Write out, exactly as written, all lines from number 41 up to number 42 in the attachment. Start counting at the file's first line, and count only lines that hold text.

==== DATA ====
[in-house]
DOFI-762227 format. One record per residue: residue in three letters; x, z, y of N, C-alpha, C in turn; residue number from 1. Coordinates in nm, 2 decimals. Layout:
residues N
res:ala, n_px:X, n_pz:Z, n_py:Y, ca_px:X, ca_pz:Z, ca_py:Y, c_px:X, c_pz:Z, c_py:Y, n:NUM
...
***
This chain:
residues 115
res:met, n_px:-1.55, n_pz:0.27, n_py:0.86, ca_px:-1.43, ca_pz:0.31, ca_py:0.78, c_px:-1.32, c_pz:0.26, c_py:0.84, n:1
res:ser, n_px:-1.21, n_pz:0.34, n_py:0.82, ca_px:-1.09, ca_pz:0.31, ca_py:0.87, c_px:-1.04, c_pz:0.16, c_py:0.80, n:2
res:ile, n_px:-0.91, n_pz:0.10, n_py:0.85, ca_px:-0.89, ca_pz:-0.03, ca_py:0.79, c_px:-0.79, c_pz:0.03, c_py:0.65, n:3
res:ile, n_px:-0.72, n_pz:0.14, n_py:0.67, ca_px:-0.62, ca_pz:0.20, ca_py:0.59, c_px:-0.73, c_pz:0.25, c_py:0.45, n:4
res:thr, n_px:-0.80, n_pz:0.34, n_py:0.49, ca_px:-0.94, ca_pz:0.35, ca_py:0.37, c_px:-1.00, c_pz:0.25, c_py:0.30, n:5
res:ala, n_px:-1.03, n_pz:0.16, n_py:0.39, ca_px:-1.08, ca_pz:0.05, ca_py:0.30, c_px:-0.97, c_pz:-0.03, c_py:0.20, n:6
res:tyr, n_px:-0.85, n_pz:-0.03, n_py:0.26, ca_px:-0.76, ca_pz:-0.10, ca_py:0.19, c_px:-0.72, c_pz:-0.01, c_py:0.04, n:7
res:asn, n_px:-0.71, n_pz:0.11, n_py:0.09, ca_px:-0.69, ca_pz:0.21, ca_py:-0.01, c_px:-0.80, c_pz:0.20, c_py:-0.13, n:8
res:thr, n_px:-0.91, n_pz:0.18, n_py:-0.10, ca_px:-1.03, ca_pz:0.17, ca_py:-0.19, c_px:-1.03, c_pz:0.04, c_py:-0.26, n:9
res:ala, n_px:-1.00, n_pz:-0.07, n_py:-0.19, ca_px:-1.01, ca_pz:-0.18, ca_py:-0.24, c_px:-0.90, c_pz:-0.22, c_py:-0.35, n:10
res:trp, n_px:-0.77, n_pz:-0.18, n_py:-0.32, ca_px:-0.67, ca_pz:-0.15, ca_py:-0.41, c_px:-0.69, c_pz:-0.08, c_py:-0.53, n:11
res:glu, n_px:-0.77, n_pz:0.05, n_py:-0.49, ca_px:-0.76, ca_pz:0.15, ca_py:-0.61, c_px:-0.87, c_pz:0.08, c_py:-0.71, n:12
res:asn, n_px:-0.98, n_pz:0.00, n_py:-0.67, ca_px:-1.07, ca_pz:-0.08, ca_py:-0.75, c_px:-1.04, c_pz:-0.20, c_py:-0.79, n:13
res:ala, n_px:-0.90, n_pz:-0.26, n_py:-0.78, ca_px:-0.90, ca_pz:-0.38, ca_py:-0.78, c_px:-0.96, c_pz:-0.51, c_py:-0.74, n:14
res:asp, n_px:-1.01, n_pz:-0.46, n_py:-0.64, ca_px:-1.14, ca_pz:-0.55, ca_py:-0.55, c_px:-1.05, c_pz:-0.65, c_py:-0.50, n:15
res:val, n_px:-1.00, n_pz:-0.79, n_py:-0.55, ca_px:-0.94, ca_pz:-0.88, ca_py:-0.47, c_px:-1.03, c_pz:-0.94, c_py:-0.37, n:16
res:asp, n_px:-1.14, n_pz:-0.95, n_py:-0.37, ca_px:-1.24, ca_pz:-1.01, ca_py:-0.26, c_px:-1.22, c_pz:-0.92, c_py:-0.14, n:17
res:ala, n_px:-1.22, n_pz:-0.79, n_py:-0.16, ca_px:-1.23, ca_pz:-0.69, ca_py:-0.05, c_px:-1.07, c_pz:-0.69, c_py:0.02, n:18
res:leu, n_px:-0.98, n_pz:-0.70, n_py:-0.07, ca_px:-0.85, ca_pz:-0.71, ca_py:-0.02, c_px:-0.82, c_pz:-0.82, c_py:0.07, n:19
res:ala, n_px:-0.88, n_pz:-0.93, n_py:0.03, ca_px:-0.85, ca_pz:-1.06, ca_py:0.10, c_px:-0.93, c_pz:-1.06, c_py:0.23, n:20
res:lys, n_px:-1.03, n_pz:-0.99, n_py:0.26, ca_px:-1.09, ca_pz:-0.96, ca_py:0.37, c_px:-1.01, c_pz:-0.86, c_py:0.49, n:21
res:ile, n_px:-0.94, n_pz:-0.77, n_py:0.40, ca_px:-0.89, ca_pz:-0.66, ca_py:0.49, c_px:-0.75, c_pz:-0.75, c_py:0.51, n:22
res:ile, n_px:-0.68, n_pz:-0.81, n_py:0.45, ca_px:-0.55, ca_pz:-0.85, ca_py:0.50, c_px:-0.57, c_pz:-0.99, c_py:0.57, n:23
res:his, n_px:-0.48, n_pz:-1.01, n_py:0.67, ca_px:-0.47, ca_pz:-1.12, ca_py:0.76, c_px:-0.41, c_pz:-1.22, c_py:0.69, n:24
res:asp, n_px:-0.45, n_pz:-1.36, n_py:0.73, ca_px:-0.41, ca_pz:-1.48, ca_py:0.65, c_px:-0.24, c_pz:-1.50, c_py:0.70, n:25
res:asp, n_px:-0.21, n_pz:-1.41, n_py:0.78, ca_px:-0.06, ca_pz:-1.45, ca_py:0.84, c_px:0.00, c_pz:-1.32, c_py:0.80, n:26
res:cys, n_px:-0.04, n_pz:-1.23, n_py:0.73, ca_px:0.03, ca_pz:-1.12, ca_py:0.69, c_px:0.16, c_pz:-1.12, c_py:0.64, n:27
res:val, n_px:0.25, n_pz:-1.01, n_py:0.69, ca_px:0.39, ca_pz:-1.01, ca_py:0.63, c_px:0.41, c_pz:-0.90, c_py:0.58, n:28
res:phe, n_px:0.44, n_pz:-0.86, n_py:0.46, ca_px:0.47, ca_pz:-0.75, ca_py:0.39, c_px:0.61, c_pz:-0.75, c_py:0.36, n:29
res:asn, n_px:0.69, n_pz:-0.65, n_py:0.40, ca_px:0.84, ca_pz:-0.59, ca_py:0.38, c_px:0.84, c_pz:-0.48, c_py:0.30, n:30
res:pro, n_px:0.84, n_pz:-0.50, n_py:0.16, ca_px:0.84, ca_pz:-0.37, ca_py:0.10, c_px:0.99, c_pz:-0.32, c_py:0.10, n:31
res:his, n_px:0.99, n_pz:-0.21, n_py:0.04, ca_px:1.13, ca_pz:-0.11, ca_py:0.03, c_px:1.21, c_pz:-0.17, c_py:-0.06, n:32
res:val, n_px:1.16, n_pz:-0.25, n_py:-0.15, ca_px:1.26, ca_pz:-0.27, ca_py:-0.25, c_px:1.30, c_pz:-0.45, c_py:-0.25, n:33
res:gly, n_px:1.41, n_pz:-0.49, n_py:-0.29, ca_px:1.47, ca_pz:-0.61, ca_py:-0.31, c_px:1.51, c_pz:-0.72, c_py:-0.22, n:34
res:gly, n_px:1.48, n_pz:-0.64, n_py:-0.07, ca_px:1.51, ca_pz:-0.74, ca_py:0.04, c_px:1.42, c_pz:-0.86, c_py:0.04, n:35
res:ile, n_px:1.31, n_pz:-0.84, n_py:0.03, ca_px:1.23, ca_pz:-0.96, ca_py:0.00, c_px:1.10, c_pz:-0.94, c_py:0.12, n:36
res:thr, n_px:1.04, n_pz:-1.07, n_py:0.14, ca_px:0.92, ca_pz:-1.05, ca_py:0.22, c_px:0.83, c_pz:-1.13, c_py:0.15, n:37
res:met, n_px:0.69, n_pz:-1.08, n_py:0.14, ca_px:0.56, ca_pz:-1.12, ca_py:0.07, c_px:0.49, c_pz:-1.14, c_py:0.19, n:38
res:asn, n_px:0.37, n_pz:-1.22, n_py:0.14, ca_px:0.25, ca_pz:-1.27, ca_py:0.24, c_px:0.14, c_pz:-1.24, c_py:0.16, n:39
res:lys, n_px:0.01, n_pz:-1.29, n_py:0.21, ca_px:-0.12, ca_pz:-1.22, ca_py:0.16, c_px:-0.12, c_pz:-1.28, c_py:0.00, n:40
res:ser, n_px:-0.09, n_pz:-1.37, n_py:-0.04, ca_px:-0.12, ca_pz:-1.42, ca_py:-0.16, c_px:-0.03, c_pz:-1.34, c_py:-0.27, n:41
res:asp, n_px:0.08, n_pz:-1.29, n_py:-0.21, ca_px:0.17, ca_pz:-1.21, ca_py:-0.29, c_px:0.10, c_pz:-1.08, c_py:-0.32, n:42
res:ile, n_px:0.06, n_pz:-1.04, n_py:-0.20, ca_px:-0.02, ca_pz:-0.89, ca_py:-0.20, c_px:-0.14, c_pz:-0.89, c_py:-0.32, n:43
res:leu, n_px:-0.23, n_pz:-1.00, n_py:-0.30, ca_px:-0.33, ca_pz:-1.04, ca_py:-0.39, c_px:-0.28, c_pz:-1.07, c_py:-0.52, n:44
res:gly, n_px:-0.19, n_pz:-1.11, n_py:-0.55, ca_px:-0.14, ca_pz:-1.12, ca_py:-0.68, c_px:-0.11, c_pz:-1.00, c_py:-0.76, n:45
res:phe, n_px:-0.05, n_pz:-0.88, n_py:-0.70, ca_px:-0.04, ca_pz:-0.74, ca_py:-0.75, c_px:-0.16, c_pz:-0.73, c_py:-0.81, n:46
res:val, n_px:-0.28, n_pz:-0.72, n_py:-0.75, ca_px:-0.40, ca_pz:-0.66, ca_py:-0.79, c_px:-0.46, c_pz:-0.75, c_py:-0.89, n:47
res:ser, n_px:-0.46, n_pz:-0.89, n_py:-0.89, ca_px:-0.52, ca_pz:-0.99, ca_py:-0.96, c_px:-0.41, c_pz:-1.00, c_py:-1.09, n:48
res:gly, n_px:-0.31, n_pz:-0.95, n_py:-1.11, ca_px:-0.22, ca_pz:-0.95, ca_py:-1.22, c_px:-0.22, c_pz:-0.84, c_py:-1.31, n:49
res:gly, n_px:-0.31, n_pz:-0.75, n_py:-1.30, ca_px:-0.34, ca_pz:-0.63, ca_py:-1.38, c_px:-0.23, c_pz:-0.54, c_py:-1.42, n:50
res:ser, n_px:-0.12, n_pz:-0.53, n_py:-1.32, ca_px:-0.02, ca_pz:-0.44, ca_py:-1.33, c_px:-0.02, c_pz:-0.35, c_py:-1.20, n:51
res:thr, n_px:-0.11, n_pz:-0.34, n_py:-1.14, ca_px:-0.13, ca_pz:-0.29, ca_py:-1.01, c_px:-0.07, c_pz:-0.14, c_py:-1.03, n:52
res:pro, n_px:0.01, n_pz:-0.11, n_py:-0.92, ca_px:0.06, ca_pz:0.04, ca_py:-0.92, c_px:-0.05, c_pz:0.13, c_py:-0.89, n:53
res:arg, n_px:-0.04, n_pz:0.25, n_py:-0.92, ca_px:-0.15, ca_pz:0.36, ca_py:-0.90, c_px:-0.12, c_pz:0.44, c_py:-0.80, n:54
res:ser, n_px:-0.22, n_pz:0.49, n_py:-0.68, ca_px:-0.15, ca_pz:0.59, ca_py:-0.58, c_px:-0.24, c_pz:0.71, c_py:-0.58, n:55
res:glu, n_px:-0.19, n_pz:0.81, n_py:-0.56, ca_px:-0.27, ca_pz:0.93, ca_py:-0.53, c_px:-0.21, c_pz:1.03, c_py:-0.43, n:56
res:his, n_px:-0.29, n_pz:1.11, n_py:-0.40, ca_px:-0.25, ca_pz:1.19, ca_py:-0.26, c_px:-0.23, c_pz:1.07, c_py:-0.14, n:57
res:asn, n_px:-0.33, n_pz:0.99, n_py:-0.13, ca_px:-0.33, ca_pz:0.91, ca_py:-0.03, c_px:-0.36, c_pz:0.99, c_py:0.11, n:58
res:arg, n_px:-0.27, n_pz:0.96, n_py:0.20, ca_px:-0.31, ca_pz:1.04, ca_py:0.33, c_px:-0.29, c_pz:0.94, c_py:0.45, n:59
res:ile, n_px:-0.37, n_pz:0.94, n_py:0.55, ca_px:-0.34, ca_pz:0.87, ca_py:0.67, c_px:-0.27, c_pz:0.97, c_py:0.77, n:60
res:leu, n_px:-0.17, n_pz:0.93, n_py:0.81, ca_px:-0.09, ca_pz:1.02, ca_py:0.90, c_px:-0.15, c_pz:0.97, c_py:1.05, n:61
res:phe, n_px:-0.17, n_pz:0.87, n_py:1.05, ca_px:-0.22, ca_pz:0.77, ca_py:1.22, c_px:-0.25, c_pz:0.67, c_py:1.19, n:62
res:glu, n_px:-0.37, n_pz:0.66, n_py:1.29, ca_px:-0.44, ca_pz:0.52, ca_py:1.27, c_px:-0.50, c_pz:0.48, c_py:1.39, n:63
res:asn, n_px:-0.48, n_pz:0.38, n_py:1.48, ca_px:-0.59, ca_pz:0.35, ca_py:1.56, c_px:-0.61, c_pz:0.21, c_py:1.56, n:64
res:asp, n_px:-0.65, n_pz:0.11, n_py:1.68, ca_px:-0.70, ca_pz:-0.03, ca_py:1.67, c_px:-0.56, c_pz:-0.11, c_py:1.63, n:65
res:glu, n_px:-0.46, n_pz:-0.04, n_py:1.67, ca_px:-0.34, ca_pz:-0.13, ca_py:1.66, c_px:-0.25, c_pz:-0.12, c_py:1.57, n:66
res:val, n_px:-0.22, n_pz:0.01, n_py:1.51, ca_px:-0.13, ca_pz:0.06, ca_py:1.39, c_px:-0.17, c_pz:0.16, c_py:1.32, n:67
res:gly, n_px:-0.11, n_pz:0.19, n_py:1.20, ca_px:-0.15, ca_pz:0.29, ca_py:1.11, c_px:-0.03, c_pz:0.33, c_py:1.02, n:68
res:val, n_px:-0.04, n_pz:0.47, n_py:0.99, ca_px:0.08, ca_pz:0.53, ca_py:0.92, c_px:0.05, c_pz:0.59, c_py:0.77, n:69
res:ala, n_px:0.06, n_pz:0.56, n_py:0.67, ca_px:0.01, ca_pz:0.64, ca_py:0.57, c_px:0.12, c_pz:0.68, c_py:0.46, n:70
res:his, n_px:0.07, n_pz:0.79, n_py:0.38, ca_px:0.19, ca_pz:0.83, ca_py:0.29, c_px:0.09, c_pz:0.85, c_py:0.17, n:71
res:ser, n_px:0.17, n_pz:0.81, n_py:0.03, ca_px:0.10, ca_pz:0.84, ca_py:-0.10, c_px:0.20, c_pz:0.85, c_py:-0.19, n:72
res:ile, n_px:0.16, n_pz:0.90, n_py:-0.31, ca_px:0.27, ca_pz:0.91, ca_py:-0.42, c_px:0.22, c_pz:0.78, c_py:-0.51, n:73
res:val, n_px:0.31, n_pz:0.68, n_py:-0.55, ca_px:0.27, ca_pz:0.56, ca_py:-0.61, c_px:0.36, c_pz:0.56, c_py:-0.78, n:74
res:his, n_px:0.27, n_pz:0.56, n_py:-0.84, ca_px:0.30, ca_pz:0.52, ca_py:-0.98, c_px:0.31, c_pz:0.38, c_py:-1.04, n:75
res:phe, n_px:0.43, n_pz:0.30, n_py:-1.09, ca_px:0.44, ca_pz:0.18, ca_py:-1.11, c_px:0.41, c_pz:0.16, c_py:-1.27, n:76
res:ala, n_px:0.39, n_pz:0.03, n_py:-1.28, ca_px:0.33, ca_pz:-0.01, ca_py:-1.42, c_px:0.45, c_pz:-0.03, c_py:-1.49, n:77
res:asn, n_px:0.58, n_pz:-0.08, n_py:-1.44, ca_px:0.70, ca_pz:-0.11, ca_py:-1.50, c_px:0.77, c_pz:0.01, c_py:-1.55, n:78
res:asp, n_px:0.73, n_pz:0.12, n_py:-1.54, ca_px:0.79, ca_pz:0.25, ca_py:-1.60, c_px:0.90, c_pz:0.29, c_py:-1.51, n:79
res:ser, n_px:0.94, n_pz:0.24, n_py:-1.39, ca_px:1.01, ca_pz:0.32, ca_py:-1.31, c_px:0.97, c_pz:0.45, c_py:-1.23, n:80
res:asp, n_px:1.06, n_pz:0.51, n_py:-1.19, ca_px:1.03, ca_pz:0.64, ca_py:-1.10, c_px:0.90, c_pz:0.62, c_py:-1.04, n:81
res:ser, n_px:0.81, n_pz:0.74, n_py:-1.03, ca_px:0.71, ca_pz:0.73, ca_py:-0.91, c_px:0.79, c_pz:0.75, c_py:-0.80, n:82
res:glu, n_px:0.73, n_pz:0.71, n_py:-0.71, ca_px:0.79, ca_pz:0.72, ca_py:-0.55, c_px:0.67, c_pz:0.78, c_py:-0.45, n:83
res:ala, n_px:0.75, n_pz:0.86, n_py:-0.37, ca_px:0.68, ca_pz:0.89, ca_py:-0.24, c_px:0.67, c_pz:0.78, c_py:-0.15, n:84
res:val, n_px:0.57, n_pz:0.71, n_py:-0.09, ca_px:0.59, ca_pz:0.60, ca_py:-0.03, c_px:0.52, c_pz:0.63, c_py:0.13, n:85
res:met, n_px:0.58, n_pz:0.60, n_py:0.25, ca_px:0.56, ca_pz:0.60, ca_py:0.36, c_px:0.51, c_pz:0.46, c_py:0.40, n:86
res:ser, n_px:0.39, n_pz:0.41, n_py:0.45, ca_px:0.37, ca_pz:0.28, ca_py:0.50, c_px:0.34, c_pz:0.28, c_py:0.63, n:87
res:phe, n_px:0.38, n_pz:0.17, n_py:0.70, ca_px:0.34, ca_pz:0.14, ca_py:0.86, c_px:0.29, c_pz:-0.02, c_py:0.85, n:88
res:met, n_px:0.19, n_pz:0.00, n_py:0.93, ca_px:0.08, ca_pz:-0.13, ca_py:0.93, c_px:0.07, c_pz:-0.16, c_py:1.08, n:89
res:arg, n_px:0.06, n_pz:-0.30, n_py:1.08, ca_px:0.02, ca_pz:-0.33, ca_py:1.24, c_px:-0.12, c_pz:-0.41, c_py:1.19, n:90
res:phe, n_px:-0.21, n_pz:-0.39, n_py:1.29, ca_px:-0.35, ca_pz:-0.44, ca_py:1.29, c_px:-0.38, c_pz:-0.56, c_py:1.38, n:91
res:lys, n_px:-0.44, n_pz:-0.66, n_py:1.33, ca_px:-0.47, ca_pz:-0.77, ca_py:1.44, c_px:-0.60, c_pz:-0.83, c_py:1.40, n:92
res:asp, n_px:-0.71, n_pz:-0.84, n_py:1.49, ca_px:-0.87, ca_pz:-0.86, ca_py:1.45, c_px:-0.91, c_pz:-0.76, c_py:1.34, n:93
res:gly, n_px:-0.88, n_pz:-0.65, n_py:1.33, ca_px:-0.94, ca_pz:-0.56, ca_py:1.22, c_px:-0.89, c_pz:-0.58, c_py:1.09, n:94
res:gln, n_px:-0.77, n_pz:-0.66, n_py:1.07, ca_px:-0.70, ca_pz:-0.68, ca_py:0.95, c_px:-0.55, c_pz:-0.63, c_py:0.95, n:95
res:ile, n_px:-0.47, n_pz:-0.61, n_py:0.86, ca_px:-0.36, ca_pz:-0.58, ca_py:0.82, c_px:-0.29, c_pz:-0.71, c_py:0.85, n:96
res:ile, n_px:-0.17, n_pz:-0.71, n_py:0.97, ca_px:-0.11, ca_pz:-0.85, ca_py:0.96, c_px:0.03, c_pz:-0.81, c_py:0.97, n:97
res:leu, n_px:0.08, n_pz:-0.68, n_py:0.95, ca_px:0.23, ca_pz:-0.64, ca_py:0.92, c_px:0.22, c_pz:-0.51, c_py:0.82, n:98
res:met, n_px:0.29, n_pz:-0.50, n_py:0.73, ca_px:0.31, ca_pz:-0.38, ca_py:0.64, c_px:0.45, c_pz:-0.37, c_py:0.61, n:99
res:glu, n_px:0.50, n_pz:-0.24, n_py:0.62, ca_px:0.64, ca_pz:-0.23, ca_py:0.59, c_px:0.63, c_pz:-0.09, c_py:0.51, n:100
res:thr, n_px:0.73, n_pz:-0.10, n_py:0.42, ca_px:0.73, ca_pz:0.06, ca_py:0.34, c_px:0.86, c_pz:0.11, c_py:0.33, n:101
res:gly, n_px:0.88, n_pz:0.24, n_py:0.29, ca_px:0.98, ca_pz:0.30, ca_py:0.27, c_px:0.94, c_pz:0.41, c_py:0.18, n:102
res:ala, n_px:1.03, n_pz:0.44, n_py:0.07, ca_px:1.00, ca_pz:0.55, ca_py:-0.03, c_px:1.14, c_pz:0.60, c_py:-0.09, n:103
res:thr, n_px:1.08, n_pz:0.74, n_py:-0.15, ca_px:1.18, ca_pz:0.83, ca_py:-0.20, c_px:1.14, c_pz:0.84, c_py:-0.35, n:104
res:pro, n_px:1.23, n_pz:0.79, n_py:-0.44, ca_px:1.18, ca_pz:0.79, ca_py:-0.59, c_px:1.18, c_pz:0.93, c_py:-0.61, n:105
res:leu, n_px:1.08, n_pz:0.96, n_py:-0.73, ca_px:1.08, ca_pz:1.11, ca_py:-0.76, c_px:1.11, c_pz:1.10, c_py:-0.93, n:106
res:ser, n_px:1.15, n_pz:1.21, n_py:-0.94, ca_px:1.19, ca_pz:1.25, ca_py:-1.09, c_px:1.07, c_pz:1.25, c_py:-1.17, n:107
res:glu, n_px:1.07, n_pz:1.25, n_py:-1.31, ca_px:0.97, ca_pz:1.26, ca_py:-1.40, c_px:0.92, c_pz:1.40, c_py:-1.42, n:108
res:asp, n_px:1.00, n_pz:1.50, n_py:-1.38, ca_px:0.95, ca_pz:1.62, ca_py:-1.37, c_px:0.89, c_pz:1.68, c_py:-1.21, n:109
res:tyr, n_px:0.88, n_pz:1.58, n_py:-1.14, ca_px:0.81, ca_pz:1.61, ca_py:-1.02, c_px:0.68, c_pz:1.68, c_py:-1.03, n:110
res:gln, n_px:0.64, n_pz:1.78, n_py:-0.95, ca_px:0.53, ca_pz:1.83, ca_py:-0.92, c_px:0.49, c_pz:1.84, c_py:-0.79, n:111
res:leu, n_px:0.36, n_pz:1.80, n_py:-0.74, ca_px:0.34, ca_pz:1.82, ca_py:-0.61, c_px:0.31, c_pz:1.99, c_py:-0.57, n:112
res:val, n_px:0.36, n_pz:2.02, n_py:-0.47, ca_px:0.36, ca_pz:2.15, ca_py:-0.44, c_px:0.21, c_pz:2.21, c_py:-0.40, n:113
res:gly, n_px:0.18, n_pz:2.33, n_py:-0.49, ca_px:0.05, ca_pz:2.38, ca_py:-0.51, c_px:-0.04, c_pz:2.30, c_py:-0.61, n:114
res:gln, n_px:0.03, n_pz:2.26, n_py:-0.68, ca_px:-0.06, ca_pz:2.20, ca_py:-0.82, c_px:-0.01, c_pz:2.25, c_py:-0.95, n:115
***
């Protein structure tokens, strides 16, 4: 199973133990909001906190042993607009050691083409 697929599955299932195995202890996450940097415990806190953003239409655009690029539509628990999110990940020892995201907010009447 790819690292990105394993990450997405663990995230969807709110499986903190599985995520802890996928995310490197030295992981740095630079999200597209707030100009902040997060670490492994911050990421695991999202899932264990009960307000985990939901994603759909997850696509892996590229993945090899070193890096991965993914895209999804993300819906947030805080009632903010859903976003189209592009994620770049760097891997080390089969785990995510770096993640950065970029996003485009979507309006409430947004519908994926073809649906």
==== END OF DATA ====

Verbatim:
res:val, n_px:1.16, n_pz:-0.25, n_py:-0.15, ca_px:1.26, ca_pz:-0.27, ca_py:-0.25, c_px:1.30, c_pz:-0.45, c_py:-0.25, n:33
res:gly, n_px:1.41, n_pz:-0.49, n_py:-0.29, ca_px:1.47, ca_pz:-0.61, ca_py:-0.31, c_px:1.51, c_pz:-0.72, c_py:-0.22, n:34